Stating that he thinks cyber security is a risk to every industry, not just industrial gas, he added, “It’s absolutely something we should be concerned about. We need to plan for it as part of our resilience planning.” 

“Here in the US, we had a huge event, in terms of the Colonial Pipeline, a cyber event that attacked the biggest pipeline flowing from the Gulf Coast to the Northeast, it was shut down due to a cyber event.” 

“It’s something we should be concerned about and something that clearly every IT executive at an industrial gas company should be prepared for,” he said. 

Concluding thoughts… have we truly realised the bandwidth in our businesses? 

Although he thinks the industry has done a ‘decent’ job, Anderson believes that a lot more focus needs to be placed on talent. 

“There’s a lot of things happening in the talent space right now and if you’re trying to hire somebody, if you’re trying to retain employees, if you’re trying to recruit, there’s a lot of challenges in that space right now,” he said. 

With various concerns around digitalisation and cybersecurity needing to be addressed and developed, Anderson added that workforce planning needs to become more strategic. 

“You need people that you can count on, that are going to be around and you’re going to need some more resources to handle the growth.”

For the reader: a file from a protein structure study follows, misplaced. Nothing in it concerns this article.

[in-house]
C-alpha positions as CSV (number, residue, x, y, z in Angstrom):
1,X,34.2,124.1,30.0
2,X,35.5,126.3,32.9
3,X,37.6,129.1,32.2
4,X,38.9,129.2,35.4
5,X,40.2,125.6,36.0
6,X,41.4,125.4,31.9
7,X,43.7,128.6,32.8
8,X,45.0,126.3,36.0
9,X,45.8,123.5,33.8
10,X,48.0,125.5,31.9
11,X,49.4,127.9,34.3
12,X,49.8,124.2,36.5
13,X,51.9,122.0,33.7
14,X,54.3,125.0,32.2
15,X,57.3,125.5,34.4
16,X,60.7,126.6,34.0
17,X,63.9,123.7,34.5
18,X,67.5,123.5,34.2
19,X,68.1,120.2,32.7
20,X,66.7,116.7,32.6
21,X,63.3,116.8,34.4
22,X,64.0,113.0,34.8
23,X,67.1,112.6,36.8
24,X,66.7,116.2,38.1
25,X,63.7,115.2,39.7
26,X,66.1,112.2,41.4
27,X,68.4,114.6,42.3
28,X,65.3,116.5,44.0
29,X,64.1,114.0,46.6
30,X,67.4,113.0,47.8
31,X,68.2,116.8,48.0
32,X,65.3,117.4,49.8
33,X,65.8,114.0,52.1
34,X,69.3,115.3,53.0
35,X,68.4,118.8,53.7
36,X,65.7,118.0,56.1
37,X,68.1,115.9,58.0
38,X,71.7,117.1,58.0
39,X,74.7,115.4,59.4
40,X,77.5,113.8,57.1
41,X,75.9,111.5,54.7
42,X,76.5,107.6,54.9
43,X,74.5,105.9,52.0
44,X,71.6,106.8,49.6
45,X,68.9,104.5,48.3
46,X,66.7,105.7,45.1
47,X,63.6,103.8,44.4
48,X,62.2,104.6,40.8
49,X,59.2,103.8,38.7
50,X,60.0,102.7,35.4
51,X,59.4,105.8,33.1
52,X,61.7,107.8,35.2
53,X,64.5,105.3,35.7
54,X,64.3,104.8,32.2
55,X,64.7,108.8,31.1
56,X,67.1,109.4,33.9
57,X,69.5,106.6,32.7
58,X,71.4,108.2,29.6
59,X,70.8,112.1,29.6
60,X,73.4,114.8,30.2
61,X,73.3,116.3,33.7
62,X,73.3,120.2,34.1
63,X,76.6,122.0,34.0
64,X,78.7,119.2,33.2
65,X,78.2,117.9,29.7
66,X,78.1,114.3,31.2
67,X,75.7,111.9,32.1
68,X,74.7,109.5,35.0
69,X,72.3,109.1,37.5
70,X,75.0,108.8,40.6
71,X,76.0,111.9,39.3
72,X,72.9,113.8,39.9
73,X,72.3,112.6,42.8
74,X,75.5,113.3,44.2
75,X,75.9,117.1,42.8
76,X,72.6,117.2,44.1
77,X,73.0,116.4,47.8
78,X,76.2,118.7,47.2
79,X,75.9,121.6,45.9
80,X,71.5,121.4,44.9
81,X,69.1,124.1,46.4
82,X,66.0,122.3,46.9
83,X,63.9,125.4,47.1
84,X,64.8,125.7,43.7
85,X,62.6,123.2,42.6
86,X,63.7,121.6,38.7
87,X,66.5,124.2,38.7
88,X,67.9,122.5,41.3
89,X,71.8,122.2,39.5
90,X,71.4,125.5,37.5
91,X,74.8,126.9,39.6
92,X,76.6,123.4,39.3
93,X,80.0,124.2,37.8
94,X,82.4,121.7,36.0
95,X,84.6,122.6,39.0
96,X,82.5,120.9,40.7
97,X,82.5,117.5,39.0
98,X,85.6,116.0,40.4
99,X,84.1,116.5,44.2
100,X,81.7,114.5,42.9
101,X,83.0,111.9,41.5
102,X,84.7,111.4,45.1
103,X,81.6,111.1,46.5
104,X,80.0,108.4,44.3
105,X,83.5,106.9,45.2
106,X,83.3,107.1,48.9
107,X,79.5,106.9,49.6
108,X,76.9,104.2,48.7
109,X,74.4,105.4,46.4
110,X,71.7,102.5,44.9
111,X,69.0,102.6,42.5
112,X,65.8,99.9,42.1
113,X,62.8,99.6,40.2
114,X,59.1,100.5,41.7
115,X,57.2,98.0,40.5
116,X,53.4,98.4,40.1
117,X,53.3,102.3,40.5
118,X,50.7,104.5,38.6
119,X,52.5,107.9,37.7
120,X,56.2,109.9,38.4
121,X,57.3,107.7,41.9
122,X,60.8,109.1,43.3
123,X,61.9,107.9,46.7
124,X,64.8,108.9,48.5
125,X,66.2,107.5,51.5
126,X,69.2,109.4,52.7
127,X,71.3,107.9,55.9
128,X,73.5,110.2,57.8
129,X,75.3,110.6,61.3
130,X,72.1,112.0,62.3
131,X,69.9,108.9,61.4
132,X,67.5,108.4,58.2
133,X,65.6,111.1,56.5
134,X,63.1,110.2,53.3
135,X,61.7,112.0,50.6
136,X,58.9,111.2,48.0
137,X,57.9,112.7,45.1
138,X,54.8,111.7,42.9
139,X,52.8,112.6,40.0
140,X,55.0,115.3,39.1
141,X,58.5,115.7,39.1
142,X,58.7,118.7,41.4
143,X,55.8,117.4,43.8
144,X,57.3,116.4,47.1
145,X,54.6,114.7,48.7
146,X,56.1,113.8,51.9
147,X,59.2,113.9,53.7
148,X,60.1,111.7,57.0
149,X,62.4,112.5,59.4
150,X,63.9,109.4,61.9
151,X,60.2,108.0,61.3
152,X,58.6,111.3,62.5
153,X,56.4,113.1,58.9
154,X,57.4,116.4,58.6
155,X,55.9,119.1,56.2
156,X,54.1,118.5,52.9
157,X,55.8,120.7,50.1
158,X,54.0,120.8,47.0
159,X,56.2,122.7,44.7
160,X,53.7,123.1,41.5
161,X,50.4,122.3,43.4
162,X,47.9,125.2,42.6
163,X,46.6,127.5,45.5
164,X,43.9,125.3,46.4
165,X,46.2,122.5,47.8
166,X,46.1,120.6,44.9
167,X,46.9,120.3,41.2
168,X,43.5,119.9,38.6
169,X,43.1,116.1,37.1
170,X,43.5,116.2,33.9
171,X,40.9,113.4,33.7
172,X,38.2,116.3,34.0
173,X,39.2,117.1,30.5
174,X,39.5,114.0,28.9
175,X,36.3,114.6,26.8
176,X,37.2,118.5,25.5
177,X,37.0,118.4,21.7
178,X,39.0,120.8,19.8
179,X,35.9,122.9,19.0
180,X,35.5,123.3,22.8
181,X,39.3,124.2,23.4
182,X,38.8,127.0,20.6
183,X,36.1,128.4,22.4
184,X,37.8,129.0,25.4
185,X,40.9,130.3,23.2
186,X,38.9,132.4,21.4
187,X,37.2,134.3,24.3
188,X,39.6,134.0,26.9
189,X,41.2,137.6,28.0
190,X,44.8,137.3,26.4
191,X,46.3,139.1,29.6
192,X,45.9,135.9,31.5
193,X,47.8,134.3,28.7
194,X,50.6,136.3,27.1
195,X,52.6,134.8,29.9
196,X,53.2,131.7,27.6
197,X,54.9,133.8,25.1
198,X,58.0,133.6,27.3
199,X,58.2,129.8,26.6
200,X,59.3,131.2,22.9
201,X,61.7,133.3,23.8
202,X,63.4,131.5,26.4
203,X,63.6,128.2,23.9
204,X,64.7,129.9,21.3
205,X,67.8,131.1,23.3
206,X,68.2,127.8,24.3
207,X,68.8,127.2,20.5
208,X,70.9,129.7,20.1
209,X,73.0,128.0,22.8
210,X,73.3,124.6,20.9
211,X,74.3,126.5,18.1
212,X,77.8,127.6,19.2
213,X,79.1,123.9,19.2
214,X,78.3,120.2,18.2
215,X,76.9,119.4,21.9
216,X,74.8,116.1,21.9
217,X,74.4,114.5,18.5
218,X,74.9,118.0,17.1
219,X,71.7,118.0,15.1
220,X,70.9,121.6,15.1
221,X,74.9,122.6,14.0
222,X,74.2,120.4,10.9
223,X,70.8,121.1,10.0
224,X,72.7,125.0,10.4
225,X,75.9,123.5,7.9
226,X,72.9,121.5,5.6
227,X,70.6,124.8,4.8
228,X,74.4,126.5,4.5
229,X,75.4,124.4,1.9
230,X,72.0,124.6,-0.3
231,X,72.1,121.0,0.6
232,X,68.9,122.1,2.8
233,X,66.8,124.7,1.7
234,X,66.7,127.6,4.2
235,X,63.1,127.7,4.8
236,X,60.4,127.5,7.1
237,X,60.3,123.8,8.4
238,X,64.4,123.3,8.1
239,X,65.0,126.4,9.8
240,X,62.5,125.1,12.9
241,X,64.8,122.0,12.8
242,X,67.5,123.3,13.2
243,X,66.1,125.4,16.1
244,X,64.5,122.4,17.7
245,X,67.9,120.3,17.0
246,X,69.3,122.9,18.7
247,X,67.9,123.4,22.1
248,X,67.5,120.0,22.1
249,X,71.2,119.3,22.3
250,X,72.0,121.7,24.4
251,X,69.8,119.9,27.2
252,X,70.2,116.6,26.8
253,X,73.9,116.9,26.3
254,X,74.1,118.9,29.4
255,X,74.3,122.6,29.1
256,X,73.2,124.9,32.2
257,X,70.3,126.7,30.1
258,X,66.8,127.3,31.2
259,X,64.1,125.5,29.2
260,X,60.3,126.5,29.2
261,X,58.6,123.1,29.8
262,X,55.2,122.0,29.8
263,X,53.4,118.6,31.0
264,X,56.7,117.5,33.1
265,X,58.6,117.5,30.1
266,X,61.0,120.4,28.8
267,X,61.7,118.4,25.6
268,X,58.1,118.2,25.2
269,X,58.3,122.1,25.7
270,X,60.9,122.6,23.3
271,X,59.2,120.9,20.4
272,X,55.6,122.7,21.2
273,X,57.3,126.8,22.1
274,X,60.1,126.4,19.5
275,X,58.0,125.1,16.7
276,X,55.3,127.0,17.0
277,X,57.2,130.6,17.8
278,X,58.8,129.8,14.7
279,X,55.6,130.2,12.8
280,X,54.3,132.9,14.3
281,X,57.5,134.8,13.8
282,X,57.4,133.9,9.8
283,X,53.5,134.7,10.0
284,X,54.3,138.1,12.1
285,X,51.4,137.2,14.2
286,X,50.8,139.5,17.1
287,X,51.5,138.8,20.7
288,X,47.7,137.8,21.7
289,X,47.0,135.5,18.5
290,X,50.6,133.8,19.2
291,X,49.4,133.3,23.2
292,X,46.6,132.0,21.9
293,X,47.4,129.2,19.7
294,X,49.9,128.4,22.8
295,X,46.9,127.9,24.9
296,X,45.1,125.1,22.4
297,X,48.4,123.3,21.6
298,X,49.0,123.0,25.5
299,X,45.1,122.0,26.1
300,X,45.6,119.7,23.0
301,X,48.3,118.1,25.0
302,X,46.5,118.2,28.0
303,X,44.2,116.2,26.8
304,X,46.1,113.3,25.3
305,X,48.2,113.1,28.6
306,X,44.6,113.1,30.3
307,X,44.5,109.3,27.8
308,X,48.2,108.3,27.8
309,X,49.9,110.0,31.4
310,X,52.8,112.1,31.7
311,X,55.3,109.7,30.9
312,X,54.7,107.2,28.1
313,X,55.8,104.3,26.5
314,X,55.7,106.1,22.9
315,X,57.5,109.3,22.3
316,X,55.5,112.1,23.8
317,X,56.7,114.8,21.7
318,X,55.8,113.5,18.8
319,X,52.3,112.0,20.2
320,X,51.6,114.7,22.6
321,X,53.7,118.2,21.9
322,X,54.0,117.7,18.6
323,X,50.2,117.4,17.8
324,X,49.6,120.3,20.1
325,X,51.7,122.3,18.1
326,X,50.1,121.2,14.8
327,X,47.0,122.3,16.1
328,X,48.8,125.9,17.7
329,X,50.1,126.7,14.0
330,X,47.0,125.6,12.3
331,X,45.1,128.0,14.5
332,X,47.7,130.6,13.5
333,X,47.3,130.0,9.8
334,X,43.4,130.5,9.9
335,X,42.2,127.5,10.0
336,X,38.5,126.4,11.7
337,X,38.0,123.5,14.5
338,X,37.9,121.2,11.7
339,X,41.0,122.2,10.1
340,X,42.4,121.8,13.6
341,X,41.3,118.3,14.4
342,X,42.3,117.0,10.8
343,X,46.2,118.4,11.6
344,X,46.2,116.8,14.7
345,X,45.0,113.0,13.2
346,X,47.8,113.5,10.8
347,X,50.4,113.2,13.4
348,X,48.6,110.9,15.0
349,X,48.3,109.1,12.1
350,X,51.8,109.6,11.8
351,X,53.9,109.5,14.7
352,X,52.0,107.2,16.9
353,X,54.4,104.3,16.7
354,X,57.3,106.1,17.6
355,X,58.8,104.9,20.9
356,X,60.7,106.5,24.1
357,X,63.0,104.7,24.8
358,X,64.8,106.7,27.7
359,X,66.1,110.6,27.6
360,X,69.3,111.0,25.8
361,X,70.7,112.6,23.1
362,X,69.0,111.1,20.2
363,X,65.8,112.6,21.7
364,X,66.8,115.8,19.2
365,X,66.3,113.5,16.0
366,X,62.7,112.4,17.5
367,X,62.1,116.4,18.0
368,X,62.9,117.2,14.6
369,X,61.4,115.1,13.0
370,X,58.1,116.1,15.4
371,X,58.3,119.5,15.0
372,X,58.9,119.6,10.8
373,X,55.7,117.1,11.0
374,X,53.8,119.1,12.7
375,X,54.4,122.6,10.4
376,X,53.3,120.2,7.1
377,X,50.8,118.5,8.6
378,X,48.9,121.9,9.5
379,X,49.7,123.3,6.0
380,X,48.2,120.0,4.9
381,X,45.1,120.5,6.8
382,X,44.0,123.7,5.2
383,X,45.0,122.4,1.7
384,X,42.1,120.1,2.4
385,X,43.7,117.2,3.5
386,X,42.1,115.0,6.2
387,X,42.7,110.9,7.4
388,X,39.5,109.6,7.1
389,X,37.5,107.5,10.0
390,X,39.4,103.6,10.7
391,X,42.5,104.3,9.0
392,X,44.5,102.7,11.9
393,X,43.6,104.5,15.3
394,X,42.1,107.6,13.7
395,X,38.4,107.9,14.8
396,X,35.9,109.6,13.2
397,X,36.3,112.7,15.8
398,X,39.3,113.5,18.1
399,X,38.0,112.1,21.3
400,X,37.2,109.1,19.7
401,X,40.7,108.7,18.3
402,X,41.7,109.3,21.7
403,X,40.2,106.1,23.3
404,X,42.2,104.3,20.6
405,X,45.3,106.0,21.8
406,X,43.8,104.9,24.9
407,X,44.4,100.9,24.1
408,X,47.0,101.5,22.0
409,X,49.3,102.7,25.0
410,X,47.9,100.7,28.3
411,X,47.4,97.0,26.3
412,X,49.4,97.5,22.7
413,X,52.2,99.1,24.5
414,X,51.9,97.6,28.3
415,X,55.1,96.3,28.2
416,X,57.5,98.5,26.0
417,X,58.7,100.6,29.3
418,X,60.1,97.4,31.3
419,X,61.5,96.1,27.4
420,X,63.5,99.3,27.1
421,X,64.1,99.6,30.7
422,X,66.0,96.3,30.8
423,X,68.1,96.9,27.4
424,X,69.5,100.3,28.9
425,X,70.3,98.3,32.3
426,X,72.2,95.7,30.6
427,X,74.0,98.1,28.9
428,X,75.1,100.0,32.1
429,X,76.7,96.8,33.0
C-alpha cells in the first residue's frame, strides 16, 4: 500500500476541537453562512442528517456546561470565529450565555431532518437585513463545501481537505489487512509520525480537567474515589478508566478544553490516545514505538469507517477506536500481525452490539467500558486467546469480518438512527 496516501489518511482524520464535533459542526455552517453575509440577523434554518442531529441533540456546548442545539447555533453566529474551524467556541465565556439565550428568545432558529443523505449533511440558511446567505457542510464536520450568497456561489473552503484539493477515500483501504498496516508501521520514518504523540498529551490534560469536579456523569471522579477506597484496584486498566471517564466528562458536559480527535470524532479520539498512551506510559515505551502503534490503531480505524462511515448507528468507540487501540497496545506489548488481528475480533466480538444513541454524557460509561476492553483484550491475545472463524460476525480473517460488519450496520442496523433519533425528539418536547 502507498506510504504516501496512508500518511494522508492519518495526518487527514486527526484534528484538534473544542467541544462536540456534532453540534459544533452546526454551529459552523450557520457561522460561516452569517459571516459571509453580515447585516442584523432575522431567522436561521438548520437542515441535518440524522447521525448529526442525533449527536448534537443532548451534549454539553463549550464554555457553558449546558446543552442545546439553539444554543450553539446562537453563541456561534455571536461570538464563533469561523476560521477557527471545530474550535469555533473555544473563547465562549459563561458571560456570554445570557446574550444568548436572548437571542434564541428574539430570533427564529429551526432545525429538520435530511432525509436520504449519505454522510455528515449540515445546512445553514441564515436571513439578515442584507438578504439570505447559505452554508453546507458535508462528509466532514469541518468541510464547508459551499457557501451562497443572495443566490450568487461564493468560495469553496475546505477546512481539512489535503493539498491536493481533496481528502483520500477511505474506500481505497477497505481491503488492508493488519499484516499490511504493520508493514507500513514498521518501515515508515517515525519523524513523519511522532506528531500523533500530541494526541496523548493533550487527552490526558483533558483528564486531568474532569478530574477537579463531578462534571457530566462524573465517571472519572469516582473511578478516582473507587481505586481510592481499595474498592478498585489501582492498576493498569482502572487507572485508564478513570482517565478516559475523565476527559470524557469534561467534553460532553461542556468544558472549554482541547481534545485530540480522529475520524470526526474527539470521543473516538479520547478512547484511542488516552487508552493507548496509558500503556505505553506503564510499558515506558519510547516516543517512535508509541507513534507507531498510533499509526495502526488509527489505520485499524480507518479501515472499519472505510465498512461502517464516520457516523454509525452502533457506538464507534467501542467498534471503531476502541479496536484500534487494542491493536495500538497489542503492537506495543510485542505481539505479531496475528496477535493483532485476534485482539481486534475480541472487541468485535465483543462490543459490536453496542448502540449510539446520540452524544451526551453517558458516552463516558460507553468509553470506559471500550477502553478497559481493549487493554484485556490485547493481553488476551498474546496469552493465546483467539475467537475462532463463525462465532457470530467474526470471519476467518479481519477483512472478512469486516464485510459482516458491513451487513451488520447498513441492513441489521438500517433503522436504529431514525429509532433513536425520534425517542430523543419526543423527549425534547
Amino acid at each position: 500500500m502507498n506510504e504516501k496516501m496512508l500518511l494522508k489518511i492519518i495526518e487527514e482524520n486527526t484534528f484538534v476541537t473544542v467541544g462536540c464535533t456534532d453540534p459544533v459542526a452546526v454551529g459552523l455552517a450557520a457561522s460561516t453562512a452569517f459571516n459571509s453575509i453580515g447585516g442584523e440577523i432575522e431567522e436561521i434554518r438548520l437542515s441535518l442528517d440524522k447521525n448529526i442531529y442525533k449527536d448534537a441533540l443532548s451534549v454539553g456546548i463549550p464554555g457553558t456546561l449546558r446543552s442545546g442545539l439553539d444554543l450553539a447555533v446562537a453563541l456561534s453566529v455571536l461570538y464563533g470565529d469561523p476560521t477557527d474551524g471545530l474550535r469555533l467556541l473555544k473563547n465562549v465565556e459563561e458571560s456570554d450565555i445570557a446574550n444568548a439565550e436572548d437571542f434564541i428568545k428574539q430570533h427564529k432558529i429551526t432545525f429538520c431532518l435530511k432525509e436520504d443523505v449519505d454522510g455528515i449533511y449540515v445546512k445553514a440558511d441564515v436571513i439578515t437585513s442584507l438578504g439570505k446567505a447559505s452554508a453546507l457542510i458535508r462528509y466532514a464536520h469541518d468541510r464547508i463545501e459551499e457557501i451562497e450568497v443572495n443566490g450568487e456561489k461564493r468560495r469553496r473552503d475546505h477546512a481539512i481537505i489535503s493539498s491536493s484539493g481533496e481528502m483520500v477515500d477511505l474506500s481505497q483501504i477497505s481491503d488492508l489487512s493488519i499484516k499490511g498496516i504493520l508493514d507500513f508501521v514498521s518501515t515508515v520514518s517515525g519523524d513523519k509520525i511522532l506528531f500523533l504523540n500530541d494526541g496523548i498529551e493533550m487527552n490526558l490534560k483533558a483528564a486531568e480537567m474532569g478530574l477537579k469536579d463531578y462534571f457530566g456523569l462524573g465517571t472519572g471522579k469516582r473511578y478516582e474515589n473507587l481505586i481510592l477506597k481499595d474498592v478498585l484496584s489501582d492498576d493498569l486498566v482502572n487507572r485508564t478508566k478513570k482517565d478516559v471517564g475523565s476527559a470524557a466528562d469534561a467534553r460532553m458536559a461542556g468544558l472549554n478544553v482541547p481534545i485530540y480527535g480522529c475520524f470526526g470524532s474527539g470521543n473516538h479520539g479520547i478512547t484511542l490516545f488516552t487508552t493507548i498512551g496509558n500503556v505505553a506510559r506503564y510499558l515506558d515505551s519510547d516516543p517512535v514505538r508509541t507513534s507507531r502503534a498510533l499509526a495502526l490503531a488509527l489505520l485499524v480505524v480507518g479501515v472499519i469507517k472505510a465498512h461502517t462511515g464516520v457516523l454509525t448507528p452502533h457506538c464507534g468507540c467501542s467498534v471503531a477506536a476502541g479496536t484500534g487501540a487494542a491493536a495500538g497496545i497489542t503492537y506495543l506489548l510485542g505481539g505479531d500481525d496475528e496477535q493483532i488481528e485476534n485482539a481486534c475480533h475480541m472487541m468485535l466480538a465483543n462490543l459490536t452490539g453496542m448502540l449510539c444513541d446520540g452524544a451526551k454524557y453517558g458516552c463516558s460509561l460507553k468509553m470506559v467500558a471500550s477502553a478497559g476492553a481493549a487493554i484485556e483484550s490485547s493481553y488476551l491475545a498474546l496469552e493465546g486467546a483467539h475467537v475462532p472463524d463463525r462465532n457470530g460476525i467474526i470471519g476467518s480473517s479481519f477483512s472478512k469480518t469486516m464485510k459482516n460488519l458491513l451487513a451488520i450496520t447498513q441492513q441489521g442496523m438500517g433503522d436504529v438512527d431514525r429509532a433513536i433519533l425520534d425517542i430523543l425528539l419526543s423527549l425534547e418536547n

Staying on the theme of talent, Lynch felt as though not enough is being done to bring in new graduates and initiate them through engineering programmes to develop their abilities in that specific industry. 

“I think that’s going to lead to some long-term challenges for the industry. If we don’t start rededicating ourselves to bringing younger people in and training them up in the art and the craft of what we do,” he said. 

Lynch also emphasised the importance of working together, saying, “Overall, I think the industrial gas industry has done a very good job over the past couple of years. It’s a competitive industry but it’s also a collaborative industry. I’ve been really happy to see the way that when there was a crisis, I saw really strong collaboration on the part of the industrial gases business.” 

“I think we should be very proud of that and not lose sight of the fact that we responded in that manner,” he concluded.

The full webinar, Bandwidth in Your Business: Reloaded, can be watched On Demand here.